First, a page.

The Masters in Augusta.
According to a recent poll taken by Calm, which bills itself as “the #1 app for meditation and sleep,” if you are plagued with insomnia, the best cure is to watch golf.
Calm’s pollsters handed a bunch of folks a list of 10 popular sports and asked them to pick the “dullest, most sleep-inducing one to watch.” Golf won. Big.
Not that I’m surprised.
Watching golf reminds me of what Oscar Wilde observed about foxhunting, “the unspeakable in full pursuit of the uneatable.”
This attitude toward golf, golfing, and golfers left me ignorant of the game and unprepared for an opportunity that came my way when I was a graduate teaching assistant at the University of Georgia. One bright spring day, a student from Augusta who was failing my class offered me two tickets to the Masters – shamelessly trying to influence his grade. Since I knew nothing of the Masters and had no desire to drive a couple of hundred miles to see men knock a little white ball into a hole, I turned him down. Later I learned, to my dismay, that I could have sold the tickets and covered my tuition for the next year.
This did nothing to change my opinion of golf, but it did imprint the Masters on my mind so that every spring I turn on the TV to catch a glimpse of the azaleas and the manicured greens. Then I remember this is golf, and I change the channel to something exciting, like “Storage Wars.”
So, you can imagine how little attention I was planning to pay when a few years ago the Masters became the center of a rip-roaring controversy that contained in it all the elements of a good old-fashioned Southern culture clash.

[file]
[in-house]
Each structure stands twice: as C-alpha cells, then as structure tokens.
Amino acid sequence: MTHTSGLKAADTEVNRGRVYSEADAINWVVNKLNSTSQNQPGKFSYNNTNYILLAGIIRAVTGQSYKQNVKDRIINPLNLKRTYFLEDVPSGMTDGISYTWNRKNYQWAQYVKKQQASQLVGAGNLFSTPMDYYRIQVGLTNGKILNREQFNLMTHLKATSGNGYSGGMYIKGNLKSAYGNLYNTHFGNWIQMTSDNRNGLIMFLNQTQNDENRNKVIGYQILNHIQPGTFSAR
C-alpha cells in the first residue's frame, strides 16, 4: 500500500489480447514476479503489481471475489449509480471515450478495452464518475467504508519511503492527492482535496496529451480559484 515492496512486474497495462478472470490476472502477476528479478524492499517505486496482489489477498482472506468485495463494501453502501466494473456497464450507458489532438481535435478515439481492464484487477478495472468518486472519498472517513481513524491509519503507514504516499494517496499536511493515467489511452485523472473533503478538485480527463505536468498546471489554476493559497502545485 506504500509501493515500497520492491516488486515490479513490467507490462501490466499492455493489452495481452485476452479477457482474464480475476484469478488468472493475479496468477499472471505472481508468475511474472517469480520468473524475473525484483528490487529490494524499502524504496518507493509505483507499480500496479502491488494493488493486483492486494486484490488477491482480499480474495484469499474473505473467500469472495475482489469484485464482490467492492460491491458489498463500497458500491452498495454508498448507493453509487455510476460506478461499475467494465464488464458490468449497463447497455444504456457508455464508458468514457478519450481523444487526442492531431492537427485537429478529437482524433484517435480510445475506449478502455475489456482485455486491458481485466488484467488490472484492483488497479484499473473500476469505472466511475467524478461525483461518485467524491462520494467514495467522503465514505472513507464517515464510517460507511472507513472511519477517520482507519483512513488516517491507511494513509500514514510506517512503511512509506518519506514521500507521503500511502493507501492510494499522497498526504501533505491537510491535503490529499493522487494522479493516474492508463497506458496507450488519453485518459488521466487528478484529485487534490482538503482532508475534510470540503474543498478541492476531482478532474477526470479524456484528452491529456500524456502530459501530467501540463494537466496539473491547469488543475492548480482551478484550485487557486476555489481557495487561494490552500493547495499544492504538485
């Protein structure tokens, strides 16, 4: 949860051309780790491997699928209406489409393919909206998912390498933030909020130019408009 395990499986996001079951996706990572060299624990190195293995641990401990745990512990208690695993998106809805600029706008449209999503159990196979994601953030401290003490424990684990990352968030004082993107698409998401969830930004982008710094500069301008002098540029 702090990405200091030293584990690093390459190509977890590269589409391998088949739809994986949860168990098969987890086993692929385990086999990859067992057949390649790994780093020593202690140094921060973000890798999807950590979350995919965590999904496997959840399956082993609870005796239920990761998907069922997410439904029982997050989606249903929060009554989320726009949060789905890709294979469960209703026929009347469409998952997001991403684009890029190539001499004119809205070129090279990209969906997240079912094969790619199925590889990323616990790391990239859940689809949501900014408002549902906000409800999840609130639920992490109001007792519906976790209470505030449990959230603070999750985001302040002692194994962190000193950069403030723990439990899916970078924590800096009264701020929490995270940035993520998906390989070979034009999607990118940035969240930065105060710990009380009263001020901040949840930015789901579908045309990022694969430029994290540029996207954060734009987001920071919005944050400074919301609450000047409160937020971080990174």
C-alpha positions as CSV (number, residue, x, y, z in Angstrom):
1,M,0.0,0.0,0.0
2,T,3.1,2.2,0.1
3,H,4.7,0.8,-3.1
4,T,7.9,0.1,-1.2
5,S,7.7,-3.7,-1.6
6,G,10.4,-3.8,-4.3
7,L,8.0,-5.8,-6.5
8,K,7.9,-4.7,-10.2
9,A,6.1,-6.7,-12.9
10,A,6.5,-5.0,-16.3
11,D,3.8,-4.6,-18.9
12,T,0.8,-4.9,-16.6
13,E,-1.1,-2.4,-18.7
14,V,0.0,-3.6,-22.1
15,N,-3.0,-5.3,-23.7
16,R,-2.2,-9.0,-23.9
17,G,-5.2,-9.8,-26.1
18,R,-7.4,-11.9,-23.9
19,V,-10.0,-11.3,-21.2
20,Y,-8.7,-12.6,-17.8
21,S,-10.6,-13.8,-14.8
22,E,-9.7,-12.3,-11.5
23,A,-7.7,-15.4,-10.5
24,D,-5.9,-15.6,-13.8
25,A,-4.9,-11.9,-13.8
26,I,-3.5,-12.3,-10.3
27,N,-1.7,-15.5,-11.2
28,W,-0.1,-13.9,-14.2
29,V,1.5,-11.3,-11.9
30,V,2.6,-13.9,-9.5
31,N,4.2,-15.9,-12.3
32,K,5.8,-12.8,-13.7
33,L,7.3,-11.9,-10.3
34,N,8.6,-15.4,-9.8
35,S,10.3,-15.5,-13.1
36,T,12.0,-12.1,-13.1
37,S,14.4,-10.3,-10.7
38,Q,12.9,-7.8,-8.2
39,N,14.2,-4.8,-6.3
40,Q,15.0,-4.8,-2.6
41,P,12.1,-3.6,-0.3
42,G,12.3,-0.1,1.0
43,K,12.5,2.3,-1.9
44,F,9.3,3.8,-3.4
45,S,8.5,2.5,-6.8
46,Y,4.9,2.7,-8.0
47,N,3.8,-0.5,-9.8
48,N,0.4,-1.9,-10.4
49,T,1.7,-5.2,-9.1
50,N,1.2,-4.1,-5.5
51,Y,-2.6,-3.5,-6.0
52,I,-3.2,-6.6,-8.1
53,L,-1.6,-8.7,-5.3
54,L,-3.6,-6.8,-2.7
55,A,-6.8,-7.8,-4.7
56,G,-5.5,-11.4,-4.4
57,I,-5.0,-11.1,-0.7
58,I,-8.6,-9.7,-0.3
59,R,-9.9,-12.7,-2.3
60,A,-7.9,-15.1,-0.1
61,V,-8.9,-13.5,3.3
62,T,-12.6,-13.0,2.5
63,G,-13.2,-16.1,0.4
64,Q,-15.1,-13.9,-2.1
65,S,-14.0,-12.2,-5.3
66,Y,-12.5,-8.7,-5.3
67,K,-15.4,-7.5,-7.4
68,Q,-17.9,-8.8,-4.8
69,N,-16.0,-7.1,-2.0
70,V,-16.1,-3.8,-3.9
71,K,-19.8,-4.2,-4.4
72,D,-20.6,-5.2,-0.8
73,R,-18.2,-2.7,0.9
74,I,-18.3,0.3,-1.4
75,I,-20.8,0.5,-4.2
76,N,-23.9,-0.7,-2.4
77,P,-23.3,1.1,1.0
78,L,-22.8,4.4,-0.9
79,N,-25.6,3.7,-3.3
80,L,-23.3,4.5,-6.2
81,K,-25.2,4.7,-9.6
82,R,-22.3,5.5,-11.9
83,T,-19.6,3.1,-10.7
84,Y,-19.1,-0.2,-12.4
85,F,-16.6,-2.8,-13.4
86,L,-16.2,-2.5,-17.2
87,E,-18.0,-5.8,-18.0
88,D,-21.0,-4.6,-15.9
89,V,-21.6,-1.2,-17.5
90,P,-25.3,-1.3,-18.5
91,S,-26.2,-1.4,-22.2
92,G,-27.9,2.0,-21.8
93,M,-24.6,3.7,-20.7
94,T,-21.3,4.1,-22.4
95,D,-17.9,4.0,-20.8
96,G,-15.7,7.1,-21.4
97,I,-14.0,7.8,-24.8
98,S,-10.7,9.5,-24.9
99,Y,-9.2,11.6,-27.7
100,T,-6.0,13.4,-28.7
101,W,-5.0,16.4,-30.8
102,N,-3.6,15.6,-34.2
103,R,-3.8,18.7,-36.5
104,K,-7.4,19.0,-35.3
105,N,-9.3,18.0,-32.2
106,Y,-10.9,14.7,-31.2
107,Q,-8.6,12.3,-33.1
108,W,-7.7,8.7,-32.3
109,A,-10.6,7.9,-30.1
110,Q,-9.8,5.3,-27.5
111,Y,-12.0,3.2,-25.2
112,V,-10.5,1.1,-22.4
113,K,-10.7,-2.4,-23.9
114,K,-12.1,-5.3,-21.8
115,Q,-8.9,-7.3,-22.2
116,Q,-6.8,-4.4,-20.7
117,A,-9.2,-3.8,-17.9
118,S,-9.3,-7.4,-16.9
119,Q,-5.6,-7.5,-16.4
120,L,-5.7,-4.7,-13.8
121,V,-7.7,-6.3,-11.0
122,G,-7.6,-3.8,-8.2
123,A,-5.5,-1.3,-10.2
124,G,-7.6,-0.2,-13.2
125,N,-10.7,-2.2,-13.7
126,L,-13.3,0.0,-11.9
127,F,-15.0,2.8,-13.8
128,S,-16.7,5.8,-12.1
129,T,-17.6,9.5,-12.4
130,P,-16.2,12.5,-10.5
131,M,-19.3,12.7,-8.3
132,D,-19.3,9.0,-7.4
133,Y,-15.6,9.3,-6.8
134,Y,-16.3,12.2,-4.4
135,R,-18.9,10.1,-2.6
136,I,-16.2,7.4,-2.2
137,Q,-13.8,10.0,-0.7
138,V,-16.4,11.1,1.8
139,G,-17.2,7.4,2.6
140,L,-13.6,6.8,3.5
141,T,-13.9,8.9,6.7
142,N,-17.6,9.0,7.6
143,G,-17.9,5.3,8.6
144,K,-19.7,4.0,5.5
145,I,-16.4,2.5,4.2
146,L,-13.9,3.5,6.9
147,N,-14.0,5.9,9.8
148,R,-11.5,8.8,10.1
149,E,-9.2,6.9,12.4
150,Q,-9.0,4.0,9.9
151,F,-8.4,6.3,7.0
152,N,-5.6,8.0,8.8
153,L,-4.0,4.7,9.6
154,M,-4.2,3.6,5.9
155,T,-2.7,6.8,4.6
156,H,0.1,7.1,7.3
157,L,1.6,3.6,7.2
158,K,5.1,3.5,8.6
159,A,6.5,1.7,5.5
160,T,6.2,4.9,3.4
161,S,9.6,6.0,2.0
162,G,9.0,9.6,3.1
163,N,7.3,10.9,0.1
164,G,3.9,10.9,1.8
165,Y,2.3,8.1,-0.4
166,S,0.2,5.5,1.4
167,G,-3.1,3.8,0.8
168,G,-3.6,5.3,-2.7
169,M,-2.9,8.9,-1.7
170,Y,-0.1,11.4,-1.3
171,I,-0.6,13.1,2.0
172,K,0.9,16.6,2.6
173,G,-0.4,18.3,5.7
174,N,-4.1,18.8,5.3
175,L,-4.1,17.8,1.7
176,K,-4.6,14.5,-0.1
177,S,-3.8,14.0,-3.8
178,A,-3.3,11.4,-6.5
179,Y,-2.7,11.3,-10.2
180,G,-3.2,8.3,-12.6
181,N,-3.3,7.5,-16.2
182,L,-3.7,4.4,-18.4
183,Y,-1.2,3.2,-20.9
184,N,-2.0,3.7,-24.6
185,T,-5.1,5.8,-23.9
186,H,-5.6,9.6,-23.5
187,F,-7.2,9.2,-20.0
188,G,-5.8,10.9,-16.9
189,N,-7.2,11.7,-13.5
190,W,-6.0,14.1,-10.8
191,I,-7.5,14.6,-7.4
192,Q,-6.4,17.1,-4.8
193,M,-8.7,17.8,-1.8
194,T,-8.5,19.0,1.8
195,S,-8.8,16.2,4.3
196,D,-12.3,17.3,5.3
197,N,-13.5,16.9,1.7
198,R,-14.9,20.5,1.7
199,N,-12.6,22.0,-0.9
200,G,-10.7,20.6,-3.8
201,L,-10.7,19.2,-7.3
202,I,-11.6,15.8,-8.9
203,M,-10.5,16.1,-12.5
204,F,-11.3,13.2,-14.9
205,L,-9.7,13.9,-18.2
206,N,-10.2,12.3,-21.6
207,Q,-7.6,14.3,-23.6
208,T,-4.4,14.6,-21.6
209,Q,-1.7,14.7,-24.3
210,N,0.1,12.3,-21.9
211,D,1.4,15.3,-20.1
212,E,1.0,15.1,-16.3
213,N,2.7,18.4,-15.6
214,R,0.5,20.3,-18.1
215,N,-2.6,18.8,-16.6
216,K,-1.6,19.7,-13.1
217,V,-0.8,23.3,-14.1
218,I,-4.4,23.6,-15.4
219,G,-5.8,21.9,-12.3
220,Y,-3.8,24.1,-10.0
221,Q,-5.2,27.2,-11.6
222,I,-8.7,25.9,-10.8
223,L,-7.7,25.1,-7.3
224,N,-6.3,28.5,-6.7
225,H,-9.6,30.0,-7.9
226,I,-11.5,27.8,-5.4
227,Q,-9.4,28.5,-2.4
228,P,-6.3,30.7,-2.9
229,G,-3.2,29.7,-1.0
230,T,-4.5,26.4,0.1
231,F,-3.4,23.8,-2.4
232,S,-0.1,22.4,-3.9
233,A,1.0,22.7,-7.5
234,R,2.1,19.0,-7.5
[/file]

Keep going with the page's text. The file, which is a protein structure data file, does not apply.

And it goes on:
Here’s how it unfolded.
The National Council of Women’s Organization discovered that the Augusta National Golf Club, the organization that hosts the Masters, did not admit women to membership. A woman could play as a guest, but not on her own. Outraged at this, the chairwoman of NCWO asked for the policy to be changed. “Hootie” Johnson (gotta love the name), chairman of the Club, said “no.”
Not one to take “no” for an answer, the chairwoman sent letters to CEOs of major corporations that sponsor the tournament asking them to drop their sponsorship or face a boycott from NCWO members. Hootie responded, “Let ‘em. The Masters will go on anyway.”
The NCWO, unable to move Hootie, tried to get CBS to cancel the broadcast. CBS, knowing FOX or ESPN II or maybe the History Channel would move quickly to fill the breach, politely declined.
Finding the controversy as boring as the game itself, a local wit suggested that the protestors should ignore Hootie and visit Hooters, which was just down the block. The NCWO, I am told, was not amused.
The more I thought about it, the more I wondered why women would want to hang around with a bunch of men who, according to golf historian Herbert Warren, “stand under the great trees at Augusta National Golf Club on fine spring days” and talk about golf.
Meanwhile the men of the Augusta National membership committee did what men have historically done when women want something – they caved in. Women joined the club.
But I missed it.
I was taking a nap.
Harvey H. (Hardy) Jackson is Professor Emeritus of History at Jacksonville State University and a columnist for Alabama Living. He can be reached at firstname.lastname@example.org.